As today’s electronics designs become smaller and more complex, more engineers are relying on surface mount technology. After the 1980s, this technology became the preferred PCB assembly technology in electronics manufacturing and hasn’t let up since.
Matric | Electronic Contract Manufacturing Blog
Among the serial data interfaces -- SPI, Flex I2C, and many more -- available for electronic equipment, two stand out for their longevity. In spite of the dozens of new kids on the block, RS232 and RS485 remain popular.
COMPONENT SHORTAGE: December ‘22 UPDATE:
Nearly a year after our last update, we have returned to find a similar situation regarding shortages in the component market. The component shortage remains constant, and the theme has been adapting and innovating as demand remains high and the supply low for chips for consumer electronics.
OEM circuit board applications cover a wide range of consumer and commercial products, from automobiles to microwaves to IoT devices that automate the functioning of smart facilities.
There are major regulation change coming to electronics in Europe, and it’s important for everyone to take note, including U.S. manufacturers who sell to EU customers.
Deciding on the best testing method for your printed circuit board can be a daunting task. There are plenty of factors to take into consideration, including costs, coverage, and development lead time. However, there are two popular test strategies you’ll often find yourself choosing between: ICT testing vs flying probe testing.
Printed circuit board (PCB) manufacturing is a process that requires precision and reliability.
If there's one thing that takes center stage in the aerospace industry, it's safety. This, of course, comes hand in hand with high-quality components.
Today a growing number of original equipment manufacturers (OEMs) outsource some of their work to electronics contract manufacturers (ECMs). The ECMs are crucial partners when bringing your product to the market. However, while there are plenty of electronic manufacturing companies to choose from, not all are equal.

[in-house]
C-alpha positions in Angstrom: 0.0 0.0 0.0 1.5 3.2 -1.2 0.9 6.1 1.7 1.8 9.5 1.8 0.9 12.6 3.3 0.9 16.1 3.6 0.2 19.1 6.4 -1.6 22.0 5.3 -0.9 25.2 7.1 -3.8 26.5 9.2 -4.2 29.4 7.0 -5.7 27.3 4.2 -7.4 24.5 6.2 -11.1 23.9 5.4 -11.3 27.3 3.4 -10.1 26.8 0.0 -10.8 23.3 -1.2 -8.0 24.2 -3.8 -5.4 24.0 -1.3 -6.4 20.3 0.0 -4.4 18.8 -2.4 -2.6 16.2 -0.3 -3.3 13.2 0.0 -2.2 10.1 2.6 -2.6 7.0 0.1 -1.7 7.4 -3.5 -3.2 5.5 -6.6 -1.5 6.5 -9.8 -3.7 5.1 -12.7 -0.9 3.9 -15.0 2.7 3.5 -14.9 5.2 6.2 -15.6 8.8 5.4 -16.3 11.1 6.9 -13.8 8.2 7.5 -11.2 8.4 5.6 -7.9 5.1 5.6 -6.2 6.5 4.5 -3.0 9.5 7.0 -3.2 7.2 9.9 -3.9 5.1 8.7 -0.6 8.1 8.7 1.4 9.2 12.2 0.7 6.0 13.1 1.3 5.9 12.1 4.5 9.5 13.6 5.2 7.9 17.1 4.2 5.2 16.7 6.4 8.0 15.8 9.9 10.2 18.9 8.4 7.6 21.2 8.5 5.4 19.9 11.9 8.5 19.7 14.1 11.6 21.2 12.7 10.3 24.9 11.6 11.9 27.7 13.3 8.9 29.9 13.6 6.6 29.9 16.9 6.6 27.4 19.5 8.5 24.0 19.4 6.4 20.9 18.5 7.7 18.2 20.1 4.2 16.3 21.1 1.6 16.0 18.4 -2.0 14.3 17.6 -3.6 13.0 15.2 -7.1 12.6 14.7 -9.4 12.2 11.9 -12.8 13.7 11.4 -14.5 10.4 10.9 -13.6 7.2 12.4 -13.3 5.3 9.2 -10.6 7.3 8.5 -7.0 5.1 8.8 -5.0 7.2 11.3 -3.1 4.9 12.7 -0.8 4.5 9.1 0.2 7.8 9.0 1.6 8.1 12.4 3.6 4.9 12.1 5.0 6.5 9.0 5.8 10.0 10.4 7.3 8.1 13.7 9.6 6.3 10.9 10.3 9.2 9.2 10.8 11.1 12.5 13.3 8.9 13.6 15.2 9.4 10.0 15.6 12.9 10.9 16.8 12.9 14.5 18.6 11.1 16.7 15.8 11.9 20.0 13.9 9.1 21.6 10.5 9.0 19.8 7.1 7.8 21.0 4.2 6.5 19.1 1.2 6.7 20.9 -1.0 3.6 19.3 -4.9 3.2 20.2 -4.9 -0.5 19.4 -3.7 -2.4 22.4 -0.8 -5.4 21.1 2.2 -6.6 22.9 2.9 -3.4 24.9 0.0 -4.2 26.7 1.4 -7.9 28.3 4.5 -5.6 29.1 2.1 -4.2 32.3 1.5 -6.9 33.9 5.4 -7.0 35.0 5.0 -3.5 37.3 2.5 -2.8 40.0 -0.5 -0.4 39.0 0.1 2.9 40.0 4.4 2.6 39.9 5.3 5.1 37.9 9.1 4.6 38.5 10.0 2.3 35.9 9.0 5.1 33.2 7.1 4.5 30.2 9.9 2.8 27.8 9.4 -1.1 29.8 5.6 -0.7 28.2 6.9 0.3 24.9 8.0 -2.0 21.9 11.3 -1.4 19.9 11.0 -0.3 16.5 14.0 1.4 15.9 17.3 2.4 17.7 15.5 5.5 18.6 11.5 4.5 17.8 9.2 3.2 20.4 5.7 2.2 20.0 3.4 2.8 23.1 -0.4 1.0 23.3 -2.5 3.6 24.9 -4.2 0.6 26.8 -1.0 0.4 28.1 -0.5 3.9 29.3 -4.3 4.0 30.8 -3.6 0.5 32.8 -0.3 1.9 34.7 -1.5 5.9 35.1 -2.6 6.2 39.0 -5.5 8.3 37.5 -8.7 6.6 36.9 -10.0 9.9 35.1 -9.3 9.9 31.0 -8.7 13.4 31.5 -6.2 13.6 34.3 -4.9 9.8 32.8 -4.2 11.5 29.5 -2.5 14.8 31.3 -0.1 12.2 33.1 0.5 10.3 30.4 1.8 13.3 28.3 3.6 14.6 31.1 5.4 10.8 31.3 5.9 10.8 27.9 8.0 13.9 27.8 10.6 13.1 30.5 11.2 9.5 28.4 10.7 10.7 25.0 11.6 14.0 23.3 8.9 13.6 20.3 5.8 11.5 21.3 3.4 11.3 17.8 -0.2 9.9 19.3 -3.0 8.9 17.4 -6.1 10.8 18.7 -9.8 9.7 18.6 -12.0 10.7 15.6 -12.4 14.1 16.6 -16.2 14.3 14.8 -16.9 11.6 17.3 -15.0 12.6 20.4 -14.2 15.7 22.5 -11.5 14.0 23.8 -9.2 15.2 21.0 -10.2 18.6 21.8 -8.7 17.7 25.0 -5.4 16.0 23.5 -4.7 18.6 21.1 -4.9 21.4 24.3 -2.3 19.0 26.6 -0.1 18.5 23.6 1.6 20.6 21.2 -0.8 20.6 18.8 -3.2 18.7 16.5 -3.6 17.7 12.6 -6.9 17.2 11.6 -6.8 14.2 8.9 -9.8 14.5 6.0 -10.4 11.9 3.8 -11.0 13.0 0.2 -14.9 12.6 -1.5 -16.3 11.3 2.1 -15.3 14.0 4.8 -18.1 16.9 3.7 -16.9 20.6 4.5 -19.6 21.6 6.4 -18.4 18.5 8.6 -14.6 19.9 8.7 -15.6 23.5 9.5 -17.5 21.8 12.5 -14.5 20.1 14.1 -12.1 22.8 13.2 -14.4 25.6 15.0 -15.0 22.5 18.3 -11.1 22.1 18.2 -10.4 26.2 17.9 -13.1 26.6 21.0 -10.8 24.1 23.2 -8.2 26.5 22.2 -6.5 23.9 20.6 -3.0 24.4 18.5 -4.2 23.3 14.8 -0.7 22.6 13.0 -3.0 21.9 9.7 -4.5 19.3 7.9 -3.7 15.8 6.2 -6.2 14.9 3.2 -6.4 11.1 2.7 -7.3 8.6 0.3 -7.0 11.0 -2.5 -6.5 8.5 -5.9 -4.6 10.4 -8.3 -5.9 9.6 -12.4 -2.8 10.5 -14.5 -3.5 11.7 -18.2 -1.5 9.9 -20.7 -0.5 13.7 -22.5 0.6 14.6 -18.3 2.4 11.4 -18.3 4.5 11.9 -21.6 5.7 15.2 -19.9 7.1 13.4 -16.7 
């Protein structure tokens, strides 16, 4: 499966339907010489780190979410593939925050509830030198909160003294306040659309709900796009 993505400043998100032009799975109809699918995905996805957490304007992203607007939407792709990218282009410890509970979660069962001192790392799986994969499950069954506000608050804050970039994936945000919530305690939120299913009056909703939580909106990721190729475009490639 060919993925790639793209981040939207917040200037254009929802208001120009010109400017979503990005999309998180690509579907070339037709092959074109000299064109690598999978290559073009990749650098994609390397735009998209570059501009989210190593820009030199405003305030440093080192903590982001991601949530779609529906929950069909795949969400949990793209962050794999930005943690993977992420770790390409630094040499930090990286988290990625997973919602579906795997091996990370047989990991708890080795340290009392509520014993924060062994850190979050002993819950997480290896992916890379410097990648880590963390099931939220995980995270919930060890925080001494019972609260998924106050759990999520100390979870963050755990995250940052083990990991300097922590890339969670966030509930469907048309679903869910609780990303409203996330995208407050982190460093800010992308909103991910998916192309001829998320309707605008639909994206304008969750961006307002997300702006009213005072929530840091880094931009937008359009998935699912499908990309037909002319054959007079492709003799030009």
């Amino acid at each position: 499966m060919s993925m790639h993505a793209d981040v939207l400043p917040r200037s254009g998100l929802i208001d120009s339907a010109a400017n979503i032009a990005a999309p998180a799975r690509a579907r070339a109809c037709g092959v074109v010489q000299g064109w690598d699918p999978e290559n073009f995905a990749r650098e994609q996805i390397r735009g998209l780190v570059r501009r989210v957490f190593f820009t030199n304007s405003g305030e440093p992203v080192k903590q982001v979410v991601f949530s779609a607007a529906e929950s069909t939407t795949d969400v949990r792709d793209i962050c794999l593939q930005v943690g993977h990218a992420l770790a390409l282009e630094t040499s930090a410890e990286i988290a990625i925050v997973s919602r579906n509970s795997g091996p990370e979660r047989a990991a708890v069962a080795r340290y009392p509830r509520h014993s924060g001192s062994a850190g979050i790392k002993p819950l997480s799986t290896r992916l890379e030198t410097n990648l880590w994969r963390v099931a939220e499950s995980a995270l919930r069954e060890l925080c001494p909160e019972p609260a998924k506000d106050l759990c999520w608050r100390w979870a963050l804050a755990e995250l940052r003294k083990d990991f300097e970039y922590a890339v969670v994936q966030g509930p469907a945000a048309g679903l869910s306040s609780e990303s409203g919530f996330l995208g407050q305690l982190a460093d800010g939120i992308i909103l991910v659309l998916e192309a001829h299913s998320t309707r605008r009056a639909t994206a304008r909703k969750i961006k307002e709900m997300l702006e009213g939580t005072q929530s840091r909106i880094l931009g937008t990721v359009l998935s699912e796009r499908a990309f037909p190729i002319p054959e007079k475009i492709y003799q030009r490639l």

Selecting the ideal one can ensure a smooth manufacturing journey from design to aftermarket support. But, how will you ensure that you are partnering up with the right ECMs that you can truly put your trust in?
We've come up with a list of equipment your partner should have, plus other factors to guide your outsourcing process.
Do you work for an original equipment manufacturer or OEM? Chances are you’ve crossed paths with a project requiring an electronic manufacturing services company.
More manufacturers these days are realizing the benefits of using external PCB assembly services versus a DIY approach. Allowing an electronics contractor to lend its expertise has resulted in happier, more efficient OEMs.
When it comes to making a custom electronic cable and harness assembly, the little details matter. A faulty wire or a bad connection could ruin an expensive piece of equipment and slow down manufacturing processes.
You just installed your new PCBs in your machines and they’re working great! Dust off your hands and pat yourself on the back; the hard part’s done, right?